Apropos of absolutely nothing at all, I ran across this old photo of Amalie and me.  This must have been taken in the early 80’s before we were both handicapped.  The photo is rather faded, but I was wearing a light colored outfit, and Amalie had on a light weight dress.  Must have been summertime.  I know where this pic was taken -- diagonally across the street from Chef Chu’s.  There used to be another Chinese restaurant there, and the food was quite good,but they could not compete with the older, more established restaurant across the street.

Humor --

Support for computer users -

Tech  support:    Your password is the small letter 'a' as in  apple, a capital letter V as in Victor, the number 7.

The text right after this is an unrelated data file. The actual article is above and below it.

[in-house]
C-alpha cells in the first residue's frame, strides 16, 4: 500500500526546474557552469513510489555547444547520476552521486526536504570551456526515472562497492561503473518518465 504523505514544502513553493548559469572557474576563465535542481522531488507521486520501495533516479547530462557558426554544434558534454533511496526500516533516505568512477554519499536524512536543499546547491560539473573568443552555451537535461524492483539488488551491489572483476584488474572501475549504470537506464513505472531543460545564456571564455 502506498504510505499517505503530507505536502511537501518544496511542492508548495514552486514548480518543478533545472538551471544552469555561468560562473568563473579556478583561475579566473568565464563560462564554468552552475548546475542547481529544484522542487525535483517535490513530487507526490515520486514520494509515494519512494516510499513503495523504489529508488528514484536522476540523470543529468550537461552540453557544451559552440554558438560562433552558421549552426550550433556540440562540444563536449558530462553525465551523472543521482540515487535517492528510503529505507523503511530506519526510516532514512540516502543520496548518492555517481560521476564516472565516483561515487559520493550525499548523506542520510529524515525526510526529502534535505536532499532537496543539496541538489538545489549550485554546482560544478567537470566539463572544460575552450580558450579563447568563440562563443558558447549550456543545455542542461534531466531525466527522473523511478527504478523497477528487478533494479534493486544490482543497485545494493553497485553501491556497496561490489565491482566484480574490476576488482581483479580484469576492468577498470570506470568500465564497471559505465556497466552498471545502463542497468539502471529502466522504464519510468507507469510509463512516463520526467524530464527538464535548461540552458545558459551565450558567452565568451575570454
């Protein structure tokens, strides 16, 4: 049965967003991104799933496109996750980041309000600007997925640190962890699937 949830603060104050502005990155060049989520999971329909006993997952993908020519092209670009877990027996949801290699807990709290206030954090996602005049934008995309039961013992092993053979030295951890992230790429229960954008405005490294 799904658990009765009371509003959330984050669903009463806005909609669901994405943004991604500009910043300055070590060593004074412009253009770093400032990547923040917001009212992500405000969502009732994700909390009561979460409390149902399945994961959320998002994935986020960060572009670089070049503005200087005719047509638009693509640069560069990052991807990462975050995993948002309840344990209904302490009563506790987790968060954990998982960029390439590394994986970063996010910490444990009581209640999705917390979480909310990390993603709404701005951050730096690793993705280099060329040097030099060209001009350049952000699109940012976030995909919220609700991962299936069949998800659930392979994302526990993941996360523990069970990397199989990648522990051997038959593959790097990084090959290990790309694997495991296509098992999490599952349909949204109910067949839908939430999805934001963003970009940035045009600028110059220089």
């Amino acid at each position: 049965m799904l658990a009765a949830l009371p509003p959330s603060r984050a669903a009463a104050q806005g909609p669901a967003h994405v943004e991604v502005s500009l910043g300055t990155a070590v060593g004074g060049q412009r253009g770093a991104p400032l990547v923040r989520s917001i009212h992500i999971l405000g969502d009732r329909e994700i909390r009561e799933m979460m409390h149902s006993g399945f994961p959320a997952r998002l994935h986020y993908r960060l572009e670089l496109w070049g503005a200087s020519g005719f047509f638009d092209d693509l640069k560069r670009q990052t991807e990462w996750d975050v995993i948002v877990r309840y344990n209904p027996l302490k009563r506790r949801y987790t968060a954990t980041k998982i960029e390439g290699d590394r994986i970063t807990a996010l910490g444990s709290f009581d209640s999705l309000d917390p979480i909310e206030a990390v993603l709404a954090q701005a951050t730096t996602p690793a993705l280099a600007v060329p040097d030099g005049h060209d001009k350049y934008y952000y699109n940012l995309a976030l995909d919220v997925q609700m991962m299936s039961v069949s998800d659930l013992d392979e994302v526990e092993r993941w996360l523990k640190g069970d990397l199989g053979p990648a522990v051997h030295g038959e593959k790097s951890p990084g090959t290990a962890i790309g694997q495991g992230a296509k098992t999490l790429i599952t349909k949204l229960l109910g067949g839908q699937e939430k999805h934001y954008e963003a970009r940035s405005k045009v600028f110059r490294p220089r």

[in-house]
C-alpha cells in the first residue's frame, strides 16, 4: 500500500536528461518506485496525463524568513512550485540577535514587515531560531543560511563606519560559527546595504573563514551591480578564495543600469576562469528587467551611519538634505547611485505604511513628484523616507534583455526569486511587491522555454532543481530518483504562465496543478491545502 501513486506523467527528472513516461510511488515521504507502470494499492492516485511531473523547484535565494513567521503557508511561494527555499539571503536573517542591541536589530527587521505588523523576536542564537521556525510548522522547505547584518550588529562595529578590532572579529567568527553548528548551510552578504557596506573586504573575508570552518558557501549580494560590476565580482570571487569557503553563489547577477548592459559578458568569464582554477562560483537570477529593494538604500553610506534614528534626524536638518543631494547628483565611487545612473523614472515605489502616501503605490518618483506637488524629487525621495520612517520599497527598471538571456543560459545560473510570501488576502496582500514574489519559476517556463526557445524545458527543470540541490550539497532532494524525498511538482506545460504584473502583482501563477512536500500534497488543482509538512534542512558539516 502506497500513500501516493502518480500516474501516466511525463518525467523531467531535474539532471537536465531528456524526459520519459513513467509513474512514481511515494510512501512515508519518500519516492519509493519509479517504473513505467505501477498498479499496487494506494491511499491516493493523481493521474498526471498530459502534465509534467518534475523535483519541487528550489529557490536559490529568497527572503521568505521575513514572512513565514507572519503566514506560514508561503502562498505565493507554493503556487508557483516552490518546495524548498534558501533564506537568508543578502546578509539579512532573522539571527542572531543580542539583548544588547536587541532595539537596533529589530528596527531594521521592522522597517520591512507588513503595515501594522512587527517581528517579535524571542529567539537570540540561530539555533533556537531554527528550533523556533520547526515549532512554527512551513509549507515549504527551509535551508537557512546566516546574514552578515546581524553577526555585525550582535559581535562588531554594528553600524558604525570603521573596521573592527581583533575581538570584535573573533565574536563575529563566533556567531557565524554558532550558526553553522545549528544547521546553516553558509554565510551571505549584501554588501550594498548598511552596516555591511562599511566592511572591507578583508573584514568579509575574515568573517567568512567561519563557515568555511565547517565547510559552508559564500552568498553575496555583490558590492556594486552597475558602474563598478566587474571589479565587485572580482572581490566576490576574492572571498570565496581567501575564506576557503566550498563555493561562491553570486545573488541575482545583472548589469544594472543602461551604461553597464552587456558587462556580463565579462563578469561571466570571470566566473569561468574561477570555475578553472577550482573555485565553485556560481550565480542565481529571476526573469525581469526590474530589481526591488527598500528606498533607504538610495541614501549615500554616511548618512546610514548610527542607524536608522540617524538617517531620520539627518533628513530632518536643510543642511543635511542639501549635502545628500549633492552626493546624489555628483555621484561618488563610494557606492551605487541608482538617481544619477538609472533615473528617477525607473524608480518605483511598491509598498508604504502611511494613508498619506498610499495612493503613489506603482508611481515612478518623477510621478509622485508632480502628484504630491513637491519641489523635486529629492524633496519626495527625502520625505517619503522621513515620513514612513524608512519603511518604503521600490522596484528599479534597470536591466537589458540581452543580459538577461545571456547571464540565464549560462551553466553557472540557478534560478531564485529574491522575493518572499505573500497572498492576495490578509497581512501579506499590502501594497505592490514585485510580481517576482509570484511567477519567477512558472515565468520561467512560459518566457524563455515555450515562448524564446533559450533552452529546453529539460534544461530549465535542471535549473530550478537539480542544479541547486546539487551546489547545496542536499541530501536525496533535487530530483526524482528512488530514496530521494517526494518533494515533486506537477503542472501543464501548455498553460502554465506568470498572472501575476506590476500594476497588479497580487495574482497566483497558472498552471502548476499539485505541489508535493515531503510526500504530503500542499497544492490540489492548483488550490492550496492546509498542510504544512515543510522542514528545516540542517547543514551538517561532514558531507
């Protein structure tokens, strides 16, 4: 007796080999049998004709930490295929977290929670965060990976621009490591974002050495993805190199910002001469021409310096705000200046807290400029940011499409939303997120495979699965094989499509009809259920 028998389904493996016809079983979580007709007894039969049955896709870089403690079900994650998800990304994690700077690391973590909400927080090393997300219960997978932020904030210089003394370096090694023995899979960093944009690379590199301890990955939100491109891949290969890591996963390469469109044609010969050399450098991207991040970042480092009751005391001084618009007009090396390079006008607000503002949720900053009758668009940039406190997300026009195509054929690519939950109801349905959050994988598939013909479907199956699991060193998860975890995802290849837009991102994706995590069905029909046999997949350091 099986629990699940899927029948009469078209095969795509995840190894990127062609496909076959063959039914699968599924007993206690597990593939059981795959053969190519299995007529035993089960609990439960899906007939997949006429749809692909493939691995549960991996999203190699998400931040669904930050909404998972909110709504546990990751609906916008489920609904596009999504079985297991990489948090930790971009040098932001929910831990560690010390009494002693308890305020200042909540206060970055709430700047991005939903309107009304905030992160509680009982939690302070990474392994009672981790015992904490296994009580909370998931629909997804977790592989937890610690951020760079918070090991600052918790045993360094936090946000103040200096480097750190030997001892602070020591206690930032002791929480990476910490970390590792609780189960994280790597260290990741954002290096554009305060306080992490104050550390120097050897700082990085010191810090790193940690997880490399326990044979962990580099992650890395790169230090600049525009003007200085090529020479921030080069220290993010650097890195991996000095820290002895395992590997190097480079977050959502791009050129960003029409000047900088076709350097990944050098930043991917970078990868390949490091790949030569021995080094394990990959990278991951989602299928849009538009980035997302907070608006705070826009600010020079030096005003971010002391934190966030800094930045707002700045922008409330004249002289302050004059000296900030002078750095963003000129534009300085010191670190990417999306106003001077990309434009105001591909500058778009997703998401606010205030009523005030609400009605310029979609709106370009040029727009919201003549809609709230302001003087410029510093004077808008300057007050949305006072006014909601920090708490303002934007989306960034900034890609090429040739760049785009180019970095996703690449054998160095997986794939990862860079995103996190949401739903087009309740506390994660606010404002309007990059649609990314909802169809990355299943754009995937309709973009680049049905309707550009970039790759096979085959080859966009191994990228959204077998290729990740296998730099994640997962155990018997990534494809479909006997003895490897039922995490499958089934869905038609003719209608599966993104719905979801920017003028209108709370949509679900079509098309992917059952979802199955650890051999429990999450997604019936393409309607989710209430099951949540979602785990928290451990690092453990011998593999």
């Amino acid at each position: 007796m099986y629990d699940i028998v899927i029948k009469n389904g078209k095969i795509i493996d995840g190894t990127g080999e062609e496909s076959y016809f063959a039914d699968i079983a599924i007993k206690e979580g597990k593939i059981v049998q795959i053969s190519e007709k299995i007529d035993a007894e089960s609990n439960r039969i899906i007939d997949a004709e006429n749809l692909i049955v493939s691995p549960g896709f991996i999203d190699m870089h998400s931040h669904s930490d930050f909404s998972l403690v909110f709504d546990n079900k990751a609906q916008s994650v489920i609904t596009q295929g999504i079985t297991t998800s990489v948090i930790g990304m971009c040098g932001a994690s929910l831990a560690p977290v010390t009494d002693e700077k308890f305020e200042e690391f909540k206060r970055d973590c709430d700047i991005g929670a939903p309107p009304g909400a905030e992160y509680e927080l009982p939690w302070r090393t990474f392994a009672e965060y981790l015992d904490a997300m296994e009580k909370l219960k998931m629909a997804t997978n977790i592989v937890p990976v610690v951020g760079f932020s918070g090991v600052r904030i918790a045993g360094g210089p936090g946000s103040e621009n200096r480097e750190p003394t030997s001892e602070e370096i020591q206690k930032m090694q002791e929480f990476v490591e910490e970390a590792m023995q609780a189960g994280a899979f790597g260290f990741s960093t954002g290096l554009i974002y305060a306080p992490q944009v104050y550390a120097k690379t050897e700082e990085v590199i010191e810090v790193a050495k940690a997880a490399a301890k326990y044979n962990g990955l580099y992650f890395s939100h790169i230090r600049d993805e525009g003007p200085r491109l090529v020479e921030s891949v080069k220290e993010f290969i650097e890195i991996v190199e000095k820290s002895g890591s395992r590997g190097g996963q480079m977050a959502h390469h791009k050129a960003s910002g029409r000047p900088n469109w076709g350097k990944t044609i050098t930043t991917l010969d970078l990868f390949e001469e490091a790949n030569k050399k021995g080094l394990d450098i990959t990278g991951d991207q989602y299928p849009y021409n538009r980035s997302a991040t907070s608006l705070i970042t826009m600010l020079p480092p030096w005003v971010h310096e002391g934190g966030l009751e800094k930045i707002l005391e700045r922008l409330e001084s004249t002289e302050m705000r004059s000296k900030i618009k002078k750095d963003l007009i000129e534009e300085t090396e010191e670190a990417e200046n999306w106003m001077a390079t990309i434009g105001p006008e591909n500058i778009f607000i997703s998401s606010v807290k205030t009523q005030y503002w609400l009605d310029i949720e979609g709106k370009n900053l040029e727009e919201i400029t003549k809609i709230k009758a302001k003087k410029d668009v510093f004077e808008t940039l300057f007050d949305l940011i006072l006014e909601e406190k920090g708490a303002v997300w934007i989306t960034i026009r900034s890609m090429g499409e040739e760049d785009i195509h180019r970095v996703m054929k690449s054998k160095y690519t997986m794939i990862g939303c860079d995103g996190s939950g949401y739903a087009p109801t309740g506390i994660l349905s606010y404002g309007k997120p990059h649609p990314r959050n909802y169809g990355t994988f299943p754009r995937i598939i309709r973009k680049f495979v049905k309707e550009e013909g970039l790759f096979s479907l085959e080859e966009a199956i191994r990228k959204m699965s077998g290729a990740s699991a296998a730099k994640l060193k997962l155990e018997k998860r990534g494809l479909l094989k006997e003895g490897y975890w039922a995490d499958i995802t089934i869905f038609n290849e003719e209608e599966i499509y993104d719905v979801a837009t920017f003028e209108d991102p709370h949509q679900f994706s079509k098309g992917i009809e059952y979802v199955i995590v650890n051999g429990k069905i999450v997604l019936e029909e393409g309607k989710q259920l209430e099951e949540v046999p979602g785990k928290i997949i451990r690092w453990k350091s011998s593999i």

Customer:   Is that 7 in capital  letters ?

Customer:   I can't get on the Internet.
Tech support:  Are you sure you used the right password?
Customer:   Yes, I'm sure. I saw my colleague do it.
Tech  support:    Can you tell me what the password was?
Customer:   Five dots.

Wednesday, February 23, 2011


I don't recall who sent me these (I know, I know, I should keep track), but these were too good not to share.  My favorites are the first, third, and sixth.   Pick your own favorites and enjoy.

Tuesday, February 22, 2011


It looks like I’ve started something.  In all fairness, the idea was not original with me.  A few months ago Lennie, the Avenidas director, had lunch at our table.  I really don’t recall the conversation, but I do know that she and I got to talking about music.  I must have said something because she was the one who latched onto it and thought a small group would enjoy playing Name That Tune.  An appropriate room would have to be found.